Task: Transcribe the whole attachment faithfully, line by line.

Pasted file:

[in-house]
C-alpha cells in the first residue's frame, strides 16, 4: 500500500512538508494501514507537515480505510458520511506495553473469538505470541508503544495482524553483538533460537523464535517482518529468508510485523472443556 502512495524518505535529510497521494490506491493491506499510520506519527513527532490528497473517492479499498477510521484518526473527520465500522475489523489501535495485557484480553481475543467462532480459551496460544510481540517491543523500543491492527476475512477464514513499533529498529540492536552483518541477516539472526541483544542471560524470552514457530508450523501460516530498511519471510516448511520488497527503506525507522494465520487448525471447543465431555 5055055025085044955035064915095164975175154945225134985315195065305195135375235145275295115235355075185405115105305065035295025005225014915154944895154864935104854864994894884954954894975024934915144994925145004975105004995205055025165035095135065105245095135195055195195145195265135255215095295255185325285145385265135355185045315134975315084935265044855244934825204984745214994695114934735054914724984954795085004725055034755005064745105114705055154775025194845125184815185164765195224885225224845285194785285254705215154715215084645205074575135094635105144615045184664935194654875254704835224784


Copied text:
[in-house]
C-alpha cells in the first residue's frame, strides 16, 4: 500500500512538508494501514507537515480505510458520511506495553473469538505470541508503544495482524553483538533460537523464535517482518529468508510485523472443556 502512495524518505535529510497521494490506491493491506499510520506519527513527532490528497473517492479499498477510521484518526473527520465500522475489523489501535495485557484480553481475543467462532480459551496460544510481540517491543523500543491492527476475512477464514513499533529498529540492536552483518541477516539472526541483544542471560524470552514457530508450523501460516530498511519471510516448511520488497527503506525507522494465520487448525471447543465431555 5055055025085044955035064915095164975175154945225134985315195065305195135375235145275295115235355075185405115105305065035295025005225014915154944895154864935104854864994894884954954894975024934915144994925145004975105004995205055025165035095135065105245095135195055195195145195265135255215095295255185325285145385265135355185045315134975315084935265044855244934825204984745214994695114934735054914724984954795085004725055034755005064745105114705055154775025194845125184815185164765195224885225224845285194785285254705215154715215084645205074575135094635105144615045184664935194654875254704835224784